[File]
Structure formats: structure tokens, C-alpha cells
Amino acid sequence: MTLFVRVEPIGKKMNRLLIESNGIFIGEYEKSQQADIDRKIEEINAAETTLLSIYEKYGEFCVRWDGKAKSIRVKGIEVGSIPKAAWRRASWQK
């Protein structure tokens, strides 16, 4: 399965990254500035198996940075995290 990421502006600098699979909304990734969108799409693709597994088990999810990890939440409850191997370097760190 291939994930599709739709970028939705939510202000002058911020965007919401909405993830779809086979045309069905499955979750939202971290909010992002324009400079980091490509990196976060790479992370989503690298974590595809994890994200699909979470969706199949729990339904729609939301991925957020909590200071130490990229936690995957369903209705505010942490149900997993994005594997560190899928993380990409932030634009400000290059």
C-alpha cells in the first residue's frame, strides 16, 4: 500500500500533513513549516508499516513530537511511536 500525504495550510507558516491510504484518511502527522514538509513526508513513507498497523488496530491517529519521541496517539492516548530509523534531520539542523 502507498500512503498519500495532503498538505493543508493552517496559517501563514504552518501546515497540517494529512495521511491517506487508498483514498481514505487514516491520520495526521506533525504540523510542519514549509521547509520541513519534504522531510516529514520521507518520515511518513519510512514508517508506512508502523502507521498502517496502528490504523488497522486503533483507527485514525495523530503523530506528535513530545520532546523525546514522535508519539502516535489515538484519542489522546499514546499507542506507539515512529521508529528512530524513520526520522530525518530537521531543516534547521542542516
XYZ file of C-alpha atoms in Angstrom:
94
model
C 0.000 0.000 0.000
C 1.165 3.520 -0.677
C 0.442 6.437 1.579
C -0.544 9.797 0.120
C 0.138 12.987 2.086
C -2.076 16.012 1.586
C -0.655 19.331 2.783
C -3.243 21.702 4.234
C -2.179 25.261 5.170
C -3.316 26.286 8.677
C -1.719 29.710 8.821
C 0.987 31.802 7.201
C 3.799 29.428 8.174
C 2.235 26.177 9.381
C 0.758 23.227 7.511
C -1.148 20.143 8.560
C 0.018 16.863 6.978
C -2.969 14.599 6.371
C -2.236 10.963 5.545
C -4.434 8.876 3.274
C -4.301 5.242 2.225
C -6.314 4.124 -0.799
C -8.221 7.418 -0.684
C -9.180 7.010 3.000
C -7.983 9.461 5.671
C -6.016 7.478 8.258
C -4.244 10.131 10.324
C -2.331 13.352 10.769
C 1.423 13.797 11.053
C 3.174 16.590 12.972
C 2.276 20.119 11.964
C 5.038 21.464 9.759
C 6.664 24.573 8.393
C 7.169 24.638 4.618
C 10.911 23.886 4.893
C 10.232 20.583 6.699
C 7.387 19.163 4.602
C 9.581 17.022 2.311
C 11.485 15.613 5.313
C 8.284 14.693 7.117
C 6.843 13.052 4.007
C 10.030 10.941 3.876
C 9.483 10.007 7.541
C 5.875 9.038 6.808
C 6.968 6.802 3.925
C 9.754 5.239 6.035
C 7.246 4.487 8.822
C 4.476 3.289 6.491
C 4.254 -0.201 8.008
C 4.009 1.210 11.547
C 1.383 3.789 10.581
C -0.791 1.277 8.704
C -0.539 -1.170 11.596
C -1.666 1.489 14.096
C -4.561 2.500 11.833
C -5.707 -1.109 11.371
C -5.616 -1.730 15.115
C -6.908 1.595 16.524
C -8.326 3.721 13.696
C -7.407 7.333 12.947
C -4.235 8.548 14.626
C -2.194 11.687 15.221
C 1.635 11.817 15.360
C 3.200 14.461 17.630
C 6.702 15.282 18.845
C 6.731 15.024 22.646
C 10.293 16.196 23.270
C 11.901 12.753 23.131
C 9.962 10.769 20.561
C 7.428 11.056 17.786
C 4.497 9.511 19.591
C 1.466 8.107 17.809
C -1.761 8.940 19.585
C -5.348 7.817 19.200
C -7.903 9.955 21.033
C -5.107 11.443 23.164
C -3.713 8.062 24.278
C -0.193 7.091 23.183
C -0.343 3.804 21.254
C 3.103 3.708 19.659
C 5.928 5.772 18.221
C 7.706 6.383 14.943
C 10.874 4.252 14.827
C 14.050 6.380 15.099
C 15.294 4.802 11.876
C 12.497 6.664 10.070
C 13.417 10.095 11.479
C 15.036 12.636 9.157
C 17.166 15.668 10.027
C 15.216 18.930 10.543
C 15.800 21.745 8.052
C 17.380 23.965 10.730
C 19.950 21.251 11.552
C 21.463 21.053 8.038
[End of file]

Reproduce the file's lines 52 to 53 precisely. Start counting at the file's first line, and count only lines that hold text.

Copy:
C 6.968 6.802 3.925
C 9.754 5.239 6.035